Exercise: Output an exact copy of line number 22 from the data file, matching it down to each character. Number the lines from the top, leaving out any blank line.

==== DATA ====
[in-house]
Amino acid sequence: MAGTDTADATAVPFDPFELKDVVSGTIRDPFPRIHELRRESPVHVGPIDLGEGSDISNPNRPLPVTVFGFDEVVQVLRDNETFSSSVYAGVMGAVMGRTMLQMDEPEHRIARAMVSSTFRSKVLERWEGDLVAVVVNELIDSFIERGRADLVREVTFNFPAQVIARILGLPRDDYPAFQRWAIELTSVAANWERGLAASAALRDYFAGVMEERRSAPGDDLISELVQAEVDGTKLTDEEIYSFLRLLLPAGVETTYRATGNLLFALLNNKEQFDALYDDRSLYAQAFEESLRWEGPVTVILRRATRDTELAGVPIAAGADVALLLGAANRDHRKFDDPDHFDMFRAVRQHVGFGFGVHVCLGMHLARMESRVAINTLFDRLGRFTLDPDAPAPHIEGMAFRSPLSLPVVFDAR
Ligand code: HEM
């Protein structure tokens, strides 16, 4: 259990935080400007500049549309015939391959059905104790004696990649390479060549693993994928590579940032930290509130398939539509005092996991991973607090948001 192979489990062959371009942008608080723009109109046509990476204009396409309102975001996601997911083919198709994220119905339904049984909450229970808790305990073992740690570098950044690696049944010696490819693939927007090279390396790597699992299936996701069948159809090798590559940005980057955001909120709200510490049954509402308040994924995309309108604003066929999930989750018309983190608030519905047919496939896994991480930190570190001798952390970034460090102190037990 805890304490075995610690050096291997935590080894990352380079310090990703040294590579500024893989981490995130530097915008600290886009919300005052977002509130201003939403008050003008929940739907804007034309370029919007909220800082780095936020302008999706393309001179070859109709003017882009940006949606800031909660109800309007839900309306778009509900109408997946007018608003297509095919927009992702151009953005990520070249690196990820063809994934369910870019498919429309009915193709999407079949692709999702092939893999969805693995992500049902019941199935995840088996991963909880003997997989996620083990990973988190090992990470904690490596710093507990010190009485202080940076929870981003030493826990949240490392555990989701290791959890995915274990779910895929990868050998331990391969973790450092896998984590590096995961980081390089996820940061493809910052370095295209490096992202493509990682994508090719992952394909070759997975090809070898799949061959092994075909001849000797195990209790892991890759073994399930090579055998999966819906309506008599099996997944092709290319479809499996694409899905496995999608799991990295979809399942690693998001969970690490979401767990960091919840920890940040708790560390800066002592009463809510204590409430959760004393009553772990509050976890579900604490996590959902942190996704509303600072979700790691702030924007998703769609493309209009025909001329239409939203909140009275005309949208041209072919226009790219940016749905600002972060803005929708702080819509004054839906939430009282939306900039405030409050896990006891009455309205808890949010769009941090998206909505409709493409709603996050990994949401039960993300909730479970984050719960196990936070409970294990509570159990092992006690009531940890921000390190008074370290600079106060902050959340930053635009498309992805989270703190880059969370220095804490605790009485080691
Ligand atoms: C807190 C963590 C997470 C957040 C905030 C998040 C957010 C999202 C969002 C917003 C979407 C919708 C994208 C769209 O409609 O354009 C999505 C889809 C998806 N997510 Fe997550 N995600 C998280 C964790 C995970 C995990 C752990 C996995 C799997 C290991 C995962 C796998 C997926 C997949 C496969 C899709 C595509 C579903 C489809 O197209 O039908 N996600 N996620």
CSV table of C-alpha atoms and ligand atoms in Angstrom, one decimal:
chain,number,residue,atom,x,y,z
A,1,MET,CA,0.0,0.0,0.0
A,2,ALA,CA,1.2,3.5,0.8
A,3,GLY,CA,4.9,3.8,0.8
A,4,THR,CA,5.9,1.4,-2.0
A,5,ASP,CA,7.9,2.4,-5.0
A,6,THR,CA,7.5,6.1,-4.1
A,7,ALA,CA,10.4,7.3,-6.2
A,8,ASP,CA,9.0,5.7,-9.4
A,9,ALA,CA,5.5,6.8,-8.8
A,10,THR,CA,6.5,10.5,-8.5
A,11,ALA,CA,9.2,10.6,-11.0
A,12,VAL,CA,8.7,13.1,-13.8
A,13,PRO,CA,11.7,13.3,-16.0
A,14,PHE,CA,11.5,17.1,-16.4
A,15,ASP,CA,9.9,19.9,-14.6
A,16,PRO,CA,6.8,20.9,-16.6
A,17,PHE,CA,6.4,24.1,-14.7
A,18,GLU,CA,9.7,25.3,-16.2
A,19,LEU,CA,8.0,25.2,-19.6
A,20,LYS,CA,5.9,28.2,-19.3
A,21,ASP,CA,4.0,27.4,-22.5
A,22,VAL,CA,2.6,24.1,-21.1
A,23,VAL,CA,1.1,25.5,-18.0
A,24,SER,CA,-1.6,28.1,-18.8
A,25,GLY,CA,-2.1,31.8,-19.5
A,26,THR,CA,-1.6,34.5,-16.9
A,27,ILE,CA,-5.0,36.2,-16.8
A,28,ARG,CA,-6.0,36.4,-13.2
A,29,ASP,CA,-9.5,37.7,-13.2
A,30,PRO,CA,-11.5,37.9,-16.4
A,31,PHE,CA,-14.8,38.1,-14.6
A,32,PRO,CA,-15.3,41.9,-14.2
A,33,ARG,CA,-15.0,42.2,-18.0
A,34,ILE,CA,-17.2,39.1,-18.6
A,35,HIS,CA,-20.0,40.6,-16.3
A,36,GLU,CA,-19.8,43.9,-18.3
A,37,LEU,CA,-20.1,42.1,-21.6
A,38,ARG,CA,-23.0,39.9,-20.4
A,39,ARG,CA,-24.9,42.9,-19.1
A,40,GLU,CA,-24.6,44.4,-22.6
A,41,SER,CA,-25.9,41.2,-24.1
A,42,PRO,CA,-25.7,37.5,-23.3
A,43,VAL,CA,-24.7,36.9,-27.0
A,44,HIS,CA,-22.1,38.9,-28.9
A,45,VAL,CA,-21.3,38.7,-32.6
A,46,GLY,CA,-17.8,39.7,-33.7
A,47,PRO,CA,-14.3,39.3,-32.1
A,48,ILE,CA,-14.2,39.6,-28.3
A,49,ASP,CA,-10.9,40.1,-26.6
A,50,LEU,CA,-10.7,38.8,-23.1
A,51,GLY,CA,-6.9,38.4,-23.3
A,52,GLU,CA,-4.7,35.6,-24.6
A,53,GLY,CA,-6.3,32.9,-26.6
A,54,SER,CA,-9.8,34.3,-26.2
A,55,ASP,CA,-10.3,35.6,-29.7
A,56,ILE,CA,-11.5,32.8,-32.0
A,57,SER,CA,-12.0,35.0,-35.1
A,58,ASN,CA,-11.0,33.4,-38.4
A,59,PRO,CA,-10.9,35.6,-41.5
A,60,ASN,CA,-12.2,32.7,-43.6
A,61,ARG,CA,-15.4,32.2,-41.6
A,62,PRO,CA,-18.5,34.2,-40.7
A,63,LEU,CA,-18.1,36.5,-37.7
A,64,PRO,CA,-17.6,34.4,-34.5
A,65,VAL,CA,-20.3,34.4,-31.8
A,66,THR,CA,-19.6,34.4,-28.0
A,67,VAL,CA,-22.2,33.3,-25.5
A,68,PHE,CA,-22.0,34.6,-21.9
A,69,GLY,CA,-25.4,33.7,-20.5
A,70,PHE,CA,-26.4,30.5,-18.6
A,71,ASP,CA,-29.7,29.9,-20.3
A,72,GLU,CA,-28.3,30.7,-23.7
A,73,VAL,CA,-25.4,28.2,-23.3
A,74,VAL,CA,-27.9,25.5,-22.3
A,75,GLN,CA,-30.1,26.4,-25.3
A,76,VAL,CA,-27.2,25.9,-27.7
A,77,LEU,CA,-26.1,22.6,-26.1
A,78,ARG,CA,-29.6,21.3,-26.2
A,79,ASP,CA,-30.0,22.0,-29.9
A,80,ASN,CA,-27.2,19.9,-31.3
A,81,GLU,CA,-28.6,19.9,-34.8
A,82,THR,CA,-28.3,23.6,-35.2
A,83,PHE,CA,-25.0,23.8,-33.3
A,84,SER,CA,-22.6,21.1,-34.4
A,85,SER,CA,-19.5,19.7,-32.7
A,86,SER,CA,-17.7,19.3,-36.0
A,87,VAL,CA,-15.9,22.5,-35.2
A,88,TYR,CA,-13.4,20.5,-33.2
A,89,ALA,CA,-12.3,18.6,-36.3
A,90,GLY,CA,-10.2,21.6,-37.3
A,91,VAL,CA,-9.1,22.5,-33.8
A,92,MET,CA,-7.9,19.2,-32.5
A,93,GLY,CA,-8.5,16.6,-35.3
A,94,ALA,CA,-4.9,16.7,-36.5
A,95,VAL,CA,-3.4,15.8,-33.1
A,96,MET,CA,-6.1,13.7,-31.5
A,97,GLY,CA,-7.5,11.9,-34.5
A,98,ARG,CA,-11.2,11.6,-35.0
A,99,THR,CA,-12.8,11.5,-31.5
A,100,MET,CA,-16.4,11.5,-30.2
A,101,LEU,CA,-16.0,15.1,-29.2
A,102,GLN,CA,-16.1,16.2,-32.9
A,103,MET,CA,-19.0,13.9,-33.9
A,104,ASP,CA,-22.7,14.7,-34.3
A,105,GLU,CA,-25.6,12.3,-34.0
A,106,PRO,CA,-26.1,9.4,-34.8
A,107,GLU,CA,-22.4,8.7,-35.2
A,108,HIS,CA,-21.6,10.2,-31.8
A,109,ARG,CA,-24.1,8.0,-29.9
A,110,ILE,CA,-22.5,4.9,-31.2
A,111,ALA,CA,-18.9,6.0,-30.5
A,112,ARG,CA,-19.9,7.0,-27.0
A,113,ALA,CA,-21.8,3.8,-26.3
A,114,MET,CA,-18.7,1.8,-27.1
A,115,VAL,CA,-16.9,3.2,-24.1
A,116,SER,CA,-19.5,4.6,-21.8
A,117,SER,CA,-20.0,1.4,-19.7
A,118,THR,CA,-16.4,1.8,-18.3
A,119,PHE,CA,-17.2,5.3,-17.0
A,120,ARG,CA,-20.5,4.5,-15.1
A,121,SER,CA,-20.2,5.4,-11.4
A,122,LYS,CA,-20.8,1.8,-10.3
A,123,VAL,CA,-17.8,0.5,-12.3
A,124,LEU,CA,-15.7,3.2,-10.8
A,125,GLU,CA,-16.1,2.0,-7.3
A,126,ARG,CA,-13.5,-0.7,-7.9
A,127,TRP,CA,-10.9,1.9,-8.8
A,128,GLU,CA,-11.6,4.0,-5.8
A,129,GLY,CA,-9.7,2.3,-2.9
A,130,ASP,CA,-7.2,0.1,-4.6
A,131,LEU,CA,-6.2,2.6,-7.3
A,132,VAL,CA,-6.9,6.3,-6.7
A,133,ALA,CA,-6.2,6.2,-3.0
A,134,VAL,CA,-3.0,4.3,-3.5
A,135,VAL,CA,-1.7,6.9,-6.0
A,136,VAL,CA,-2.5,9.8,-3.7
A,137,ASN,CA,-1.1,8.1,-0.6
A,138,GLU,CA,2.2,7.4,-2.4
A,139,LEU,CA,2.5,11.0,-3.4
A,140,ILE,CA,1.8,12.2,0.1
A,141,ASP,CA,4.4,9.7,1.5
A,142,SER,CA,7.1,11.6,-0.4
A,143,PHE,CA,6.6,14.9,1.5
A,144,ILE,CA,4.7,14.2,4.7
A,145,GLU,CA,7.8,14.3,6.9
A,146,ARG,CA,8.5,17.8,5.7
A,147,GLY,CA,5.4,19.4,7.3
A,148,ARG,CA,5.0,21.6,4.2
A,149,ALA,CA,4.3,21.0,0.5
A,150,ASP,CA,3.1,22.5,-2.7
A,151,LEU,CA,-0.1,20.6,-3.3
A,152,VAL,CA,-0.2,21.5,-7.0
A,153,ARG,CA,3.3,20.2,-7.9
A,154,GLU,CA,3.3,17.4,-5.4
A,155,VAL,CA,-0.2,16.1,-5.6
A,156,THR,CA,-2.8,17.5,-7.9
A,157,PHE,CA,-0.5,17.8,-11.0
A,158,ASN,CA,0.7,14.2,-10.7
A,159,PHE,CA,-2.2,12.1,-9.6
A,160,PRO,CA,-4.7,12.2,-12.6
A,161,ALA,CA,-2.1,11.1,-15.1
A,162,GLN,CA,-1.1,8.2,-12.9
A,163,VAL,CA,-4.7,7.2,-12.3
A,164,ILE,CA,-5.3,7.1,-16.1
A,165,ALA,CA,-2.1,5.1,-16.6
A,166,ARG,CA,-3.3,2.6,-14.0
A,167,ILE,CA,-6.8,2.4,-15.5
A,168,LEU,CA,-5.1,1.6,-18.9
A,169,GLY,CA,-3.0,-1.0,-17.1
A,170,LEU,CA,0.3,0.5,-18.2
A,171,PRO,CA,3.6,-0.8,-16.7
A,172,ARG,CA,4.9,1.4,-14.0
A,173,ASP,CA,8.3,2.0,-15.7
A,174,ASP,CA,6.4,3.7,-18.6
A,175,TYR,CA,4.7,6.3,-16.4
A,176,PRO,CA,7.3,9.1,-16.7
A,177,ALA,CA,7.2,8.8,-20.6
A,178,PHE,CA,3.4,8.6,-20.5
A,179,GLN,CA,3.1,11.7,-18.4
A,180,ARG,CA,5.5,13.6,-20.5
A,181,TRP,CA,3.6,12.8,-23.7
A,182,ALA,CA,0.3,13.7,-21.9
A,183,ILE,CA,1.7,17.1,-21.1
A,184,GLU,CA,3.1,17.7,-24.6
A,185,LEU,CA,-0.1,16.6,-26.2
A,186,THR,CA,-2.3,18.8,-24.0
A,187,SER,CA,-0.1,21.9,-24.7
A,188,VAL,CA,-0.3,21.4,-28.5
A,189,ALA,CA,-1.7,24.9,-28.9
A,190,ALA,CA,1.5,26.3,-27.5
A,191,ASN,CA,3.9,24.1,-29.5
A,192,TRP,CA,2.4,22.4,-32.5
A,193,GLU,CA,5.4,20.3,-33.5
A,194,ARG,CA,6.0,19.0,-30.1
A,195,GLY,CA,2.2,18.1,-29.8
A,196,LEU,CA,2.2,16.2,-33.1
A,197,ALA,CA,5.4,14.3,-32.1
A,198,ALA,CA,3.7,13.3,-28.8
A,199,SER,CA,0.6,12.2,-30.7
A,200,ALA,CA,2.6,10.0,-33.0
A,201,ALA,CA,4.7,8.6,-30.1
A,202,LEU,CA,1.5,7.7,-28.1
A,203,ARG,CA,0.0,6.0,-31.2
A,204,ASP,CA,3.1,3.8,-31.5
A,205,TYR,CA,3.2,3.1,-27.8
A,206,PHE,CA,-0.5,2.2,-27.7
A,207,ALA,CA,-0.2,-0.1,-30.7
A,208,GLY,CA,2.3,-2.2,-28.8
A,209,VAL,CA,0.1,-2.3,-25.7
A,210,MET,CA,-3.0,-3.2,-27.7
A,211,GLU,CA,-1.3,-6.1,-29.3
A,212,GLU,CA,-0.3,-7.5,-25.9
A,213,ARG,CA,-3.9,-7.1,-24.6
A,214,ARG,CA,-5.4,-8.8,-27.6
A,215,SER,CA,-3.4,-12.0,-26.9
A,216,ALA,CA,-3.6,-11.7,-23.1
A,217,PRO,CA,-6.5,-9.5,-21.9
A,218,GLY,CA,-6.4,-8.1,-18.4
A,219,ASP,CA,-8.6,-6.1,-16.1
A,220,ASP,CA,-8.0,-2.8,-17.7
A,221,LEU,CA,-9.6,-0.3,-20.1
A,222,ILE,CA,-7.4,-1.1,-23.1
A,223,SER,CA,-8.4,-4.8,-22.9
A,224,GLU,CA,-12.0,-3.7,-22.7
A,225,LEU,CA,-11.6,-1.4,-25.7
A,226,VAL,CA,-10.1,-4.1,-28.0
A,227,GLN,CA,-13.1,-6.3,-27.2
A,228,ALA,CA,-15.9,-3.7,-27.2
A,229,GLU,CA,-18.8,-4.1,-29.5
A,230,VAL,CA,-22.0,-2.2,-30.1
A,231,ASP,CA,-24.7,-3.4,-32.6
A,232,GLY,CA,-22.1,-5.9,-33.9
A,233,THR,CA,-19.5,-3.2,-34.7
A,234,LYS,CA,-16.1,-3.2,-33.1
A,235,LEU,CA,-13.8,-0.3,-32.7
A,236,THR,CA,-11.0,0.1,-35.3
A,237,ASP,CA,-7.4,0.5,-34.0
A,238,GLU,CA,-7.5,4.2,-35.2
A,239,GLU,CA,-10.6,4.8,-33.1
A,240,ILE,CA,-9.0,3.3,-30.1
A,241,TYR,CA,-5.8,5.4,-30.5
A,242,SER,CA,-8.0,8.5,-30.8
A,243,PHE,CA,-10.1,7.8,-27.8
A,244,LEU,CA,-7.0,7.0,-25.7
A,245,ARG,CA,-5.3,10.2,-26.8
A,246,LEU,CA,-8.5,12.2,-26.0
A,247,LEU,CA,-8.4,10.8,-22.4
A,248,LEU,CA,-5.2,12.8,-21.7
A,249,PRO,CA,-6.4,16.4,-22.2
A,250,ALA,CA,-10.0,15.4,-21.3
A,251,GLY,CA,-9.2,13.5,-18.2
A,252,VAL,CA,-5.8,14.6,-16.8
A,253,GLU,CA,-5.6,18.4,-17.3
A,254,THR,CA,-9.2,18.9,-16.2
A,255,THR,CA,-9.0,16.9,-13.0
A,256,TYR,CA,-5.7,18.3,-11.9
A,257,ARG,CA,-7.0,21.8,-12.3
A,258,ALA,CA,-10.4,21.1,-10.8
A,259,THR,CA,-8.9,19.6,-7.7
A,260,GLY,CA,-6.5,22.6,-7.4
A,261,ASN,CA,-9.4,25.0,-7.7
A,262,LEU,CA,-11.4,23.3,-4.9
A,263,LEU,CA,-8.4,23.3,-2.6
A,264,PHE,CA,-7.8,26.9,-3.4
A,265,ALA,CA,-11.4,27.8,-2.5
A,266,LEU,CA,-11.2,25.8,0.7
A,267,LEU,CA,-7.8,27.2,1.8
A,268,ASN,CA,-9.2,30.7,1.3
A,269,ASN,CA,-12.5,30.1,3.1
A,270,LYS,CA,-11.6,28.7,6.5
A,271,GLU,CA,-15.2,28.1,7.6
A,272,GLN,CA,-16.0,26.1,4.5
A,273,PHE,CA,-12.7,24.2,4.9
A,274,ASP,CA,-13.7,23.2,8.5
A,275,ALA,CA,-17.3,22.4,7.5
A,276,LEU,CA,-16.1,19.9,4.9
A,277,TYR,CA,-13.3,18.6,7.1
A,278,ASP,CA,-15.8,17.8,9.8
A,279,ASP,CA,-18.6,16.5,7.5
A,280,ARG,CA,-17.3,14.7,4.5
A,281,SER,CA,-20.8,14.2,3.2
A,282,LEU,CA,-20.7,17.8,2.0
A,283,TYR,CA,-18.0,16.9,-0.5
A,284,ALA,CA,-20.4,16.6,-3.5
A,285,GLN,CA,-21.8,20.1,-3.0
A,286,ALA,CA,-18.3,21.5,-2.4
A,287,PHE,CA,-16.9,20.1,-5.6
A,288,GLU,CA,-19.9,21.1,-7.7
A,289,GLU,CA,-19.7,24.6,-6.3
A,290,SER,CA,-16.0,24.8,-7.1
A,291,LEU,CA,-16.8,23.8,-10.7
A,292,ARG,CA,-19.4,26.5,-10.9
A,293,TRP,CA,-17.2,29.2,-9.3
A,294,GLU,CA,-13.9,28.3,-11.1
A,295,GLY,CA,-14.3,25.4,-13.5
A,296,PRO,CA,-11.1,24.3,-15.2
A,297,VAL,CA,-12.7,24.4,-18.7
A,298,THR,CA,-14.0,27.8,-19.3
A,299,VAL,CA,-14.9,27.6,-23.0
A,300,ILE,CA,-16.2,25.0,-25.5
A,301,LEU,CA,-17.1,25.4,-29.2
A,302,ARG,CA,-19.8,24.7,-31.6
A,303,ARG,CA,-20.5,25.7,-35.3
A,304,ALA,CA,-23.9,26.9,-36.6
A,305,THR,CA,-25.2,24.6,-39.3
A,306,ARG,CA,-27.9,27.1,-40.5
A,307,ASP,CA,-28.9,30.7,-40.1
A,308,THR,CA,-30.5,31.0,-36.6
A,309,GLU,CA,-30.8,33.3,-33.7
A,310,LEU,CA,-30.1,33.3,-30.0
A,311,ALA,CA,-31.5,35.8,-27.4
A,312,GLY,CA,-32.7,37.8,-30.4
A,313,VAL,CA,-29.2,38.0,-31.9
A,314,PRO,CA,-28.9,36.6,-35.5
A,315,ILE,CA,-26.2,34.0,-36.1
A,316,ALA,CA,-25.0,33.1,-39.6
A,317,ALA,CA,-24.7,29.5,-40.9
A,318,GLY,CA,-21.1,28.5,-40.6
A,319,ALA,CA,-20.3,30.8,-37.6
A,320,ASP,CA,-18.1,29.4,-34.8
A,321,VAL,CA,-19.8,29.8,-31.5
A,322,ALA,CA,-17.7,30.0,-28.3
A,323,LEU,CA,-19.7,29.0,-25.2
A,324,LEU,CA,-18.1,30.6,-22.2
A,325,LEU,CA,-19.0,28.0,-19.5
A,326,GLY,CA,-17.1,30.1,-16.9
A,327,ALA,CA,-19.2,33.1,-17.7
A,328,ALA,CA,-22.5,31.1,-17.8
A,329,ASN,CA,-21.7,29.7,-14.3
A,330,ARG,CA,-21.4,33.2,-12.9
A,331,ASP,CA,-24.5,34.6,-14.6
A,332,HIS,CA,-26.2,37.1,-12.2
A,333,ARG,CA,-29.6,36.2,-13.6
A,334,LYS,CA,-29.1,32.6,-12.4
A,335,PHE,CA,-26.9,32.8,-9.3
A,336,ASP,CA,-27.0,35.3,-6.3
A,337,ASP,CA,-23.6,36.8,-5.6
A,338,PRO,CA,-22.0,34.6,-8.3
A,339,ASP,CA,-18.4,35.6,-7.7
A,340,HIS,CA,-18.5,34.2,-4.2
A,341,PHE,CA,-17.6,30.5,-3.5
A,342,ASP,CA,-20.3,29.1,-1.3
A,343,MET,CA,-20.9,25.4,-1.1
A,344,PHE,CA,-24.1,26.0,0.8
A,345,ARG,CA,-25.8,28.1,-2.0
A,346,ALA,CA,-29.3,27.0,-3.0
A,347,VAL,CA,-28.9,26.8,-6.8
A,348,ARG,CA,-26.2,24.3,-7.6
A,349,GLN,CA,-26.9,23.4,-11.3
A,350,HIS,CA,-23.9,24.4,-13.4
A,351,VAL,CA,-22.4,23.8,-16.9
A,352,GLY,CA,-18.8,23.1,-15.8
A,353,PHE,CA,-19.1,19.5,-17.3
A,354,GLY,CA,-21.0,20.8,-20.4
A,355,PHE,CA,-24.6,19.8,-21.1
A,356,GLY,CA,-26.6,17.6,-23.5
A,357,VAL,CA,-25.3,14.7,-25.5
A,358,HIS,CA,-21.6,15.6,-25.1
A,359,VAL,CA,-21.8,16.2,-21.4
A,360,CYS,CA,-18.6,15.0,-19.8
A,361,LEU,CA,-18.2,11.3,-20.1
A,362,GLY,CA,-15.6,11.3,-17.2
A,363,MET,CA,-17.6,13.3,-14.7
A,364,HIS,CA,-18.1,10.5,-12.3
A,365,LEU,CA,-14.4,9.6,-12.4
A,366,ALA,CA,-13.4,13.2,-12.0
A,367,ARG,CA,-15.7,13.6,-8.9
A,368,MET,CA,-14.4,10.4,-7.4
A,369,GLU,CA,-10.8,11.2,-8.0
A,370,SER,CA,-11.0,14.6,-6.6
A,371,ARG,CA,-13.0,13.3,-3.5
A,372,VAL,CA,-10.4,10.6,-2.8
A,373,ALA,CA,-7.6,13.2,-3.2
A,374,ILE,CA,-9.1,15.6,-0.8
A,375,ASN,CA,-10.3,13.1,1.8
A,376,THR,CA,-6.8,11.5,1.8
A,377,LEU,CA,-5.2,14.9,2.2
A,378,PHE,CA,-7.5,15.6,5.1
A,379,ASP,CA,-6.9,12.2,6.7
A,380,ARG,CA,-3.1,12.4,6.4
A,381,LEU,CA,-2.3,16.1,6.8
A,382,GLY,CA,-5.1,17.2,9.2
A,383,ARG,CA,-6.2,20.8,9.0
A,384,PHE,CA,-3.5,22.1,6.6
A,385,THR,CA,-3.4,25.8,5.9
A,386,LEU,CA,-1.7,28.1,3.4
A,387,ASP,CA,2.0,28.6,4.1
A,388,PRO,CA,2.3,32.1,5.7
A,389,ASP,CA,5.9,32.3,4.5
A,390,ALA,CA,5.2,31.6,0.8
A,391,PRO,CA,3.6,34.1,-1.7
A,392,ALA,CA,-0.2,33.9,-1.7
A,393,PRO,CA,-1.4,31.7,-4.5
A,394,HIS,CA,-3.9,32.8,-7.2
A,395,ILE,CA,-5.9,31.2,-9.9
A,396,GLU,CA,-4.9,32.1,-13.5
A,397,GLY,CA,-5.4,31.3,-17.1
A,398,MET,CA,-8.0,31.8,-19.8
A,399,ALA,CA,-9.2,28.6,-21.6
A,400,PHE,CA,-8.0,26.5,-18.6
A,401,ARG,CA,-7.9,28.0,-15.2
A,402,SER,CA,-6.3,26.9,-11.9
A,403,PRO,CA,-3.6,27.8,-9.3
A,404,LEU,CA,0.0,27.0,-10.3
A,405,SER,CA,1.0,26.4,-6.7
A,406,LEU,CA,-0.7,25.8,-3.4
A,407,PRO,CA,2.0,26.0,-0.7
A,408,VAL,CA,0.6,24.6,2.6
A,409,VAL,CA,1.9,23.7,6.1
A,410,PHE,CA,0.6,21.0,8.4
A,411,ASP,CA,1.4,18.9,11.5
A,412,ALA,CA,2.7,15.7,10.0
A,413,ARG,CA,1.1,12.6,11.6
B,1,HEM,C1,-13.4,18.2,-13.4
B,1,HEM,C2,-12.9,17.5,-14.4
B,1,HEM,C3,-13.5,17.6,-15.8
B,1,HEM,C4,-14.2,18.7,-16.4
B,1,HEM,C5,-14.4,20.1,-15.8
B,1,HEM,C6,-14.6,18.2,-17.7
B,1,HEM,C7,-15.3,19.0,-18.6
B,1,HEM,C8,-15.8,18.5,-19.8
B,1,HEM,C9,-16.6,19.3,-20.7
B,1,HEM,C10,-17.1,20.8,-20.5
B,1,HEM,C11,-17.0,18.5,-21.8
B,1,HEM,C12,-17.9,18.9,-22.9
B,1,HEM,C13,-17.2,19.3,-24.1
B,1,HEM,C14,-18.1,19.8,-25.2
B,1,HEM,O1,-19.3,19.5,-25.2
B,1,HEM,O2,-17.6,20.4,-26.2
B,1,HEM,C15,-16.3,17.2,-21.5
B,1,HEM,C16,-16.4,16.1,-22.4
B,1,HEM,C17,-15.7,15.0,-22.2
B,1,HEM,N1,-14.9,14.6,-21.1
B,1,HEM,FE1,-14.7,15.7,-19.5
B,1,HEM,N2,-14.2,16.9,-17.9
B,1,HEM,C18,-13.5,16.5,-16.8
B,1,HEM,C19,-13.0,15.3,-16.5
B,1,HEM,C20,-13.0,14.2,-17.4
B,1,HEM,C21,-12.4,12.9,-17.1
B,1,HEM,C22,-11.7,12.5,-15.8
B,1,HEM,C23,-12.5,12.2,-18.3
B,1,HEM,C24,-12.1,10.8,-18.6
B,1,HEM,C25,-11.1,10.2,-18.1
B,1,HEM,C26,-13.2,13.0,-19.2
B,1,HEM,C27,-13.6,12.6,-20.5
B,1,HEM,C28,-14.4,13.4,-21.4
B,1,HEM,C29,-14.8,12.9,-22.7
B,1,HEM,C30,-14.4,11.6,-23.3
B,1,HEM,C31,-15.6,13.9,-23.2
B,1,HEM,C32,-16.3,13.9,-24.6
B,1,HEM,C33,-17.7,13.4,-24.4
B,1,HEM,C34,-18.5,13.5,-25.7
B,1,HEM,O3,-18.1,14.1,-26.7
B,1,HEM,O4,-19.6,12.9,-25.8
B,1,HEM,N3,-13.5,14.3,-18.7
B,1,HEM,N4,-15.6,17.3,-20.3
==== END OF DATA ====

A,15,ASP,CA,9.9,19.9,-14.6